Tag Archives: Deep Space Network

Contact re-established with dead solar satellite

Good news! After almost two years since contact was lost, NASA has re-established communications with Stereo-B, one of two solar research satellites designed to study the hemisphere of the Sun that does not face the Earth.

NASA re-established contact with a wayward sun-watching science satellite Sunday nearly two years after the spacecraft suddenly dropped off line during a test, the agency said in a statement Monday. NASA’s Deep Space Network, or DSN, “established a lock on the STEREO-B (spacecraft’s) downlink carrier at 6:27 p.m. EDT,” NASA said in a statement. “The downlink signal was monitored by the Mission Operations team over several hours to characterize the attitude of the spacecraft and then transmitter high voltage was powered down to save battery power. “The STEREO Missions Operations team plans further recovery processes to assess observatory health, re-establish attitude control and evaluate all subsystems and instruments.”

This is a big deal. Not only is it a testament to the spacecraft’s good design, it demonstrates the skill of the engineers at NASA who have regained contact.

Privately built smallsat designed deep space communications

The competition heats up: A partnership between two British space companies, a smallsat manufacturer and a space antenna operator, will team up to build and test a new smallsat communications satellite in lunar orbit.

The SSTL-GES Lunar Pathfinder team are already working on the initial baseline design, with technical assistance from the European Space Agency (ESA). SSTL are designing a series of lunar communication satellites and will be building on their heritage of small satellite platforms in Low Earth orbit and Medium Earth orbit to go beyond Earth’s orbit for the first time. GES are upgrading one of the famous antennas at their Goonhilly site in Cornwall, UK, into a deep space ground asset, which will be the first element in a commercial deep space network. In addition, GES will provide a dedicated mission operations centre situated in Cornwall.

What is interesting about this is that this is a private effort to develop a modern commercial deep space communications network for future planetary missions. It would be competitive with NASA’s Deep Space Network, which presently is the only game in town and is generally made up of upgraded 1960s based technology. This new network would also eventually include a dedicated network of smallsats scattered through the solar system to act as communications relays. This is something that NASA does not provide, depending instead on the communications instruments of the planetary missions themselves.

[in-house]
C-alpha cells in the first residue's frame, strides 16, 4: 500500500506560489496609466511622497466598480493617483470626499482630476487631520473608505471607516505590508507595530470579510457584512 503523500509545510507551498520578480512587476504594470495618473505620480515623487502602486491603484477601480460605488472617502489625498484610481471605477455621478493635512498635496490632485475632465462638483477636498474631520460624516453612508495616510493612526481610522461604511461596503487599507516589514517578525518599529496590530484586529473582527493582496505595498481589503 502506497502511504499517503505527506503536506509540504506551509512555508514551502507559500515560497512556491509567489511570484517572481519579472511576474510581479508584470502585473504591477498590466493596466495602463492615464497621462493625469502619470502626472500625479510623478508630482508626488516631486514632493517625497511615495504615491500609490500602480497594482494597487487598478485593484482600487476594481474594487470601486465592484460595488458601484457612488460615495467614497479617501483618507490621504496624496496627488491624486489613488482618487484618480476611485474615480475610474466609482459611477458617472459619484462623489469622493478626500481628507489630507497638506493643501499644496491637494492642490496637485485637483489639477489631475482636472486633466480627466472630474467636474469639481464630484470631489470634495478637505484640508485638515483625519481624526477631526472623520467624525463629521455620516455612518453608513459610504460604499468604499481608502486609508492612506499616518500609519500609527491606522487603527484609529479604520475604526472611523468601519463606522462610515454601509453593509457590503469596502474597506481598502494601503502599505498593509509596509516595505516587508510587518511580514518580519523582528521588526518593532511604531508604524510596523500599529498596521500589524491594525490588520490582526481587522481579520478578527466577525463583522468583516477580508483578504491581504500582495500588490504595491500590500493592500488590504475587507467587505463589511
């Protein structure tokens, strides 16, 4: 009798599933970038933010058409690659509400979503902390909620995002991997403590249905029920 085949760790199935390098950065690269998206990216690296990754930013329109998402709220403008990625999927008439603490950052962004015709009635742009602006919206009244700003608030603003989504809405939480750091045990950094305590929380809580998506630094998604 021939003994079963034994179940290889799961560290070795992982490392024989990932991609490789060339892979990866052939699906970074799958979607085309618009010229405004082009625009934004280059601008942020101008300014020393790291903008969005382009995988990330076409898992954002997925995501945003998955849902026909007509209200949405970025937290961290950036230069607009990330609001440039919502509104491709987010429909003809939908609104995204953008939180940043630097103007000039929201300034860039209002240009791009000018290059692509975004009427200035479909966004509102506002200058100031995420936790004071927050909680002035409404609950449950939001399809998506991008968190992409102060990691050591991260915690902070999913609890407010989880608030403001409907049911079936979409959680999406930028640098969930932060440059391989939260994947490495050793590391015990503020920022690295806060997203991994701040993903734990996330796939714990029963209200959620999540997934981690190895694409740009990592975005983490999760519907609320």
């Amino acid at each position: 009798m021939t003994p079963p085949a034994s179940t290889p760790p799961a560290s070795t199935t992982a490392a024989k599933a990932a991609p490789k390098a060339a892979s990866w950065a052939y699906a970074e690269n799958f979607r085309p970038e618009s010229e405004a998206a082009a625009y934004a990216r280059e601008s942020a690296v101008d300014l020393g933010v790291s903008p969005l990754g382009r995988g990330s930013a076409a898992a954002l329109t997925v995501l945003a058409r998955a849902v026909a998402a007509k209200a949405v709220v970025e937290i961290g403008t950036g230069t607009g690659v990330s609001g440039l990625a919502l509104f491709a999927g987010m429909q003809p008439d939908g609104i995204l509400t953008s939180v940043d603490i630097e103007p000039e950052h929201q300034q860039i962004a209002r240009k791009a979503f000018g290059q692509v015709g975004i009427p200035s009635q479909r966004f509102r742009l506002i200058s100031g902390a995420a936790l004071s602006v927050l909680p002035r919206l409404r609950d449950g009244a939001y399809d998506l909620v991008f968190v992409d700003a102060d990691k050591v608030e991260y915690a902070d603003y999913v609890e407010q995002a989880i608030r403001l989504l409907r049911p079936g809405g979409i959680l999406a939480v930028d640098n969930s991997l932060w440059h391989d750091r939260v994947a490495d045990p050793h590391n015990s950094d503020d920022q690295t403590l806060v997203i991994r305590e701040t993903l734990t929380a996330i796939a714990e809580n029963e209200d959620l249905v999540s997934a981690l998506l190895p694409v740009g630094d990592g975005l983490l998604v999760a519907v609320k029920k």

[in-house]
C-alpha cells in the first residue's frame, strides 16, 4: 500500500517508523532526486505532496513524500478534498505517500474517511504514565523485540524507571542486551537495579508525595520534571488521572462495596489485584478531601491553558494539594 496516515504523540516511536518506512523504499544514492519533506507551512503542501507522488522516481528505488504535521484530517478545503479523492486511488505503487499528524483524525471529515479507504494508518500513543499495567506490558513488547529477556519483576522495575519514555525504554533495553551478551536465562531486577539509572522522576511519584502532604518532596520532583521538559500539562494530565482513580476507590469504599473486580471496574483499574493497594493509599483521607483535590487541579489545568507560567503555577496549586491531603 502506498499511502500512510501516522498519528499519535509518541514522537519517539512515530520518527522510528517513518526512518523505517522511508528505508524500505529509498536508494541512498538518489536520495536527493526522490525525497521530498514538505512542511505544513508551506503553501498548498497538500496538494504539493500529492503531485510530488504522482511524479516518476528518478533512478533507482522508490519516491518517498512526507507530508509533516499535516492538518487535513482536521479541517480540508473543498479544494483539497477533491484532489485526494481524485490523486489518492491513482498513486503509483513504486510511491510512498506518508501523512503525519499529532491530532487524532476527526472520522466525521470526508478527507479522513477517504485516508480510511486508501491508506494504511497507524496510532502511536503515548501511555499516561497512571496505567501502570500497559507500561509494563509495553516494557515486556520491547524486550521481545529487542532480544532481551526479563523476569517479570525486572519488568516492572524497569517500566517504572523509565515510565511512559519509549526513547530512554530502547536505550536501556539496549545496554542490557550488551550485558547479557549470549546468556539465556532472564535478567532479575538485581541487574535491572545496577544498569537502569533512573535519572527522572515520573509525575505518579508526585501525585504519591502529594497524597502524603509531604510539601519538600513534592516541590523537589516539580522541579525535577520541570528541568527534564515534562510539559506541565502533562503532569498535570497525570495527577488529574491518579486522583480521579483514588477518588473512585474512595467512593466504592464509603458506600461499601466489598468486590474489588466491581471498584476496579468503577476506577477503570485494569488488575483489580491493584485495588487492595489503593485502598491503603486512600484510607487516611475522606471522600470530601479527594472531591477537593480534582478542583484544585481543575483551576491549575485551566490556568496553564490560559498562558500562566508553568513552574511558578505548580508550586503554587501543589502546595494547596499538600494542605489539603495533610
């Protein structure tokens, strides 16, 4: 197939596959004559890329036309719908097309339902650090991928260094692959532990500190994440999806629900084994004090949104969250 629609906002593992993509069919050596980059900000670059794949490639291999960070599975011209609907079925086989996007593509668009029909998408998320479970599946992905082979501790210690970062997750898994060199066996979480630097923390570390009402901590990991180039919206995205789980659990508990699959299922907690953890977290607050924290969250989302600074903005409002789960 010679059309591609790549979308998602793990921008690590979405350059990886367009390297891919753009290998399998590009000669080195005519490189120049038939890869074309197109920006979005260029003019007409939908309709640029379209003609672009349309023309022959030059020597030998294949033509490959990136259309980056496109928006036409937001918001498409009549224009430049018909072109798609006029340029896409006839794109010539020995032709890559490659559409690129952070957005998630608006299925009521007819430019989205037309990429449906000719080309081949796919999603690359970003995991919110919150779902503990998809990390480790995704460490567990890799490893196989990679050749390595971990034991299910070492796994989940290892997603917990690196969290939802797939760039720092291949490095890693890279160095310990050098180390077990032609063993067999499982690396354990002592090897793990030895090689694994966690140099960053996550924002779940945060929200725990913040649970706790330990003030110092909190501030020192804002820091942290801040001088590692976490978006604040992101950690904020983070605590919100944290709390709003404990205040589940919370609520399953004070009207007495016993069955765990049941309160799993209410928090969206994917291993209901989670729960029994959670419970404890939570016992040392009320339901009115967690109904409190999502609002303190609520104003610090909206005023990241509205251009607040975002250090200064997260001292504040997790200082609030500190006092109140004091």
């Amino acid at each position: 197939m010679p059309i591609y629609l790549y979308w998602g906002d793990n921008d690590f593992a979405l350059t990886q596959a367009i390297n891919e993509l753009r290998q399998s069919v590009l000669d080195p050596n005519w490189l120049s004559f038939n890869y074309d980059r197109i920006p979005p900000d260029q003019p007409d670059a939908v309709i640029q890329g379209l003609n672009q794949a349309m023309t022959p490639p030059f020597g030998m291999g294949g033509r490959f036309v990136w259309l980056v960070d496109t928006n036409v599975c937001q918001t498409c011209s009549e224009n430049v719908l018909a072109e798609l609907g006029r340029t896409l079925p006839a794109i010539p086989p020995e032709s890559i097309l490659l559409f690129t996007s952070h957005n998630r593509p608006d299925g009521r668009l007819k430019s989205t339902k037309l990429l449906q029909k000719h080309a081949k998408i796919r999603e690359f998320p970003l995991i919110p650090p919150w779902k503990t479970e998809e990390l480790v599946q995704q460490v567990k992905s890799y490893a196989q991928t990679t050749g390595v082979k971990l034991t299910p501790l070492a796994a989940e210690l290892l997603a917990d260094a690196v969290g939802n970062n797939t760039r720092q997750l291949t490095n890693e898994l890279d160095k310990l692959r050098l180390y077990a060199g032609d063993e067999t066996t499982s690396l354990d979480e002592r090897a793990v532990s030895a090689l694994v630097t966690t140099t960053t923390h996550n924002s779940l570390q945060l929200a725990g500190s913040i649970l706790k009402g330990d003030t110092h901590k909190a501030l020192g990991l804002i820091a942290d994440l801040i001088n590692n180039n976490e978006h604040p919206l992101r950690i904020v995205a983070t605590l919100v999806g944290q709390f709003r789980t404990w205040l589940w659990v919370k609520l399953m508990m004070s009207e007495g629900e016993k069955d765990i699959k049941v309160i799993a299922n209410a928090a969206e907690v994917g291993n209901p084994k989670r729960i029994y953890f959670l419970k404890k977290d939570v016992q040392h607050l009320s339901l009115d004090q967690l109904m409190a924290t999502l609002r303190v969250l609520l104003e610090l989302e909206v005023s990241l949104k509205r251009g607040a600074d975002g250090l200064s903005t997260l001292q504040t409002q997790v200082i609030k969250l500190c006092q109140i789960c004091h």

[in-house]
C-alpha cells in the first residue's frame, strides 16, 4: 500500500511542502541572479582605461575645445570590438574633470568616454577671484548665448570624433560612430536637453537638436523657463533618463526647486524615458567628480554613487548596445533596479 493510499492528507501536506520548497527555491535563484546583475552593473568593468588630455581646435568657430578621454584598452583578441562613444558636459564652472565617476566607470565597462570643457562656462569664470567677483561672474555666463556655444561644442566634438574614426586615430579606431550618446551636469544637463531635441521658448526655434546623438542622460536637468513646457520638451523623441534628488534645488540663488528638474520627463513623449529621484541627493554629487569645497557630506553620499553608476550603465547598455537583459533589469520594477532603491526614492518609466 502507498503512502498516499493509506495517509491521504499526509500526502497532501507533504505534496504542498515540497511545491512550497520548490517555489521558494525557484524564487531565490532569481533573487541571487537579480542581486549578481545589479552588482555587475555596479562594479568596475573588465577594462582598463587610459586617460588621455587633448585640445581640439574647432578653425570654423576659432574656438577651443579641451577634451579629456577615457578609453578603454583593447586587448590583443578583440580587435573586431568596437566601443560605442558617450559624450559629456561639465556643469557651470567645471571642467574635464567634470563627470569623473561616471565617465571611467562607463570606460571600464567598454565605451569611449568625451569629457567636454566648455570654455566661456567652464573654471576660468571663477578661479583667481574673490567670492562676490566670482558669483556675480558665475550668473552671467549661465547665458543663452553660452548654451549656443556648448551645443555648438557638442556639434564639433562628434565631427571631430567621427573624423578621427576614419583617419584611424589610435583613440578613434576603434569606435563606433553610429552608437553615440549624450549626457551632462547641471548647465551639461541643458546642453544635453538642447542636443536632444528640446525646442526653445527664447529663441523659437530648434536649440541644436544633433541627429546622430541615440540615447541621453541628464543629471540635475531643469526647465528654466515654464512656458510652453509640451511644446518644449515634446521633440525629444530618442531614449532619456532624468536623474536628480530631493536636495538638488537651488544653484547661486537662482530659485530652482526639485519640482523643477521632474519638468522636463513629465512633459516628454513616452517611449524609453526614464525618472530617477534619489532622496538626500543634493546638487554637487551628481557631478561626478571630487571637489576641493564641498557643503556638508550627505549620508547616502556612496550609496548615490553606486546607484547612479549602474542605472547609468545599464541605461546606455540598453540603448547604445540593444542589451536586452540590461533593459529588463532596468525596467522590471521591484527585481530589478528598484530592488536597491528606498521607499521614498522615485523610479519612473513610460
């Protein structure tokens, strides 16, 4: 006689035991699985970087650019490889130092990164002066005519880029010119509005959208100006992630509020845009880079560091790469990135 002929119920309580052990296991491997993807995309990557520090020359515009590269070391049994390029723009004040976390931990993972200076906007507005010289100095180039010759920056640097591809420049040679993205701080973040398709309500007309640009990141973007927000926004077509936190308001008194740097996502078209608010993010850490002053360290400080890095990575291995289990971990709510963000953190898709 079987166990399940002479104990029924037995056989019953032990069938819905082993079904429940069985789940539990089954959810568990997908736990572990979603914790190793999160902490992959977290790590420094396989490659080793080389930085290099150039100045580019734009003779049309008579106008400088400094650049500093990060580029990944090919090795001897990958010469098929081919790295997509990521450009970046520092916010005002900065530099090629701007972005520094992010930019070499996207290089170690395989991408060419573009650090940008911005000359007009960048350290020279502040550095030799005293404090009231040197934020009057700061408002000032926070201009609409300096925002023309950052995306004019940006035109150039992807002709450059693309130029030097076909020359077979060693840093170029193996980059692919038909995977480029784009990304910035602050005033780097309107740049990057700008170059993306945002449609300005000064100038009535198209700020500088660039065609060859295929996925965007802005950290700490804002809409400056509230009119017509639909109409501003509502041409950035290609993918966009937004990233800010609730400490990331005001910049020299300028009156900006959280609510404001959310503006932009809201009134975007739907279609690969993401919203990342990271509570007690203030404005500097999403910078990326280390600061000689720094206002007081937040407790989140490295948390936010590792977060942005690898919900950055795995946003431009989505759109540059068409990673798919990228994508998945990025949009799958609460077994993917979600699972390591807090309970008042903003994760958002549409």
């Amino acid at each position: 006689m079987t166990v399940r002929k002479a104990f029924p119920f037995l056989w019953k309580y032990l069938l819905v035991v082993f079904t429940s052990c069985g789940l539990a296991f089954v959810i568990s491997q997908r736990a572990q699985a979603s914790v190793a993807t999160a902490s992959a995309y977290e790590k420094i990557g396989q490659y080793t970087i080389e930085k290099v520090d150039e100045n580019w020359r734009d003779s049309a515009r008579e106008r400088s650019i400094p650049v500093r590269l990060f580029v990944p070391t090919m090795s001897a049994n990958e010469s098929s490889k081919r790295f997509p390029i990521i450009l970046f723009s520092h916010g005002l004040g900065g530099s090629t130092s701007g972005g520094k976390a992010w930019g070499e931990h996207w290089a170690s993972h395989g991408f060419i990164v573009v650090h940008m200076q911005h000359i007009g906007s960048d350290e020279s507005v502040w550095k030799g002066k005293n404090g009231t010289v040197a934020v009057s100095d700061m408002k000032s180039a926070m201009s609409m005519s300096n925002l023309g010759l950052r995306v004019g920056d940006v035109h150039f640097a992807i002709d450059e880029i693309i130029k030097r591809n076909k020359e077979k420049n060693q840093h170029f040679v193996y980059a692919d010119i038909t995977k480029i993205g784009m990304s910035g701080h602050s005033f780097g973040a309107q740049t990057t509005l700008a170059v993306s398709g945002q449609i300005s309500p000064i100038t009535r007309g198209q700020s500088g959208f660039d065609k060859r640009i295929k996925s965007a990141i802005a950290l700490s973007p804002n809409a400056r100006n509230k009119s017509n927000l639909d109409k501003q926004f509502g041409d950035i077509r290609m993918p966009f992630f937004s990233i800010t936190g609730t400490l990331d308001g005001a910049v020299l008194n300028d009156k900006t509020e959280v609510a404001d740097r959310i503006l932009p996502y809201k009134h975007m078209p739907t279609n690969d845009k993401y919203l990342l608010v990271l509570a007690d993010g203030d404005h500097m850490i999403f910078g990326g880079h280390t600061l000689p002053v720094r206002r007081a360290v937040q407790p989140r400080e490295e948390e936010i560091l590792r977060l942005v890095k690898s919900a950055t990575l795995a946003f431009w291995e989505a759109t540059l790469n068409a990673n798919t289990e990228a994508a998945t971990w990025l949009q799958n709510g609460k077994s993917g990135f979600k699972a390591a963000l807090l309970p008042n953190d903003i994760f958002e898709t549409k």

NASA and JPL have now stated that the government shutdown will not interfere with their promised support for India’s Mars Orbiter Mission.

NASA and JPL have now stated that the government shutdown will not interfere with their promised support for India’s Mars Orbiter Mission.

Earlier reports had suggested that NASA’s Deep Space Network, used to communicate with planetary probes, would not be available because of the shutdown, and the mission would have to be delayed because of this.

Posted from Columbia, Maryland.

Because India depends on the American Deep Space communications network — mostly unavailable due to the government shutdown — the launch of its first Mars probe, set for October 28, might have to be delayed for two years.

Because India depends on the American Deep Space communications network — mostly unavailable due to the government shutdown — the launch of its first Mars probe, set for October 28, might have to be delayed for two years.

This is unfortunate news indeed. However, if I was India (as well as other countries) I would consider this a call to develop their own deep space network.

Impressive radar images of near-Earth asteroid 2007 PA8 were taken during its recent fly-by of Earth.

Impressive radar images of near-Earth asteroid 2007 PA8 were taken during its recent fly-by of Earth.

The images … reveal possible craters, boulders, an irregular, asymmetric shape, and very slow rotation. The asteroid measures approximately one mile wide (about 1.6 kilometers).

The asteroid poses no threat to Earth. The resolution of the images, however, is astonishing, especially considering it was done by radar.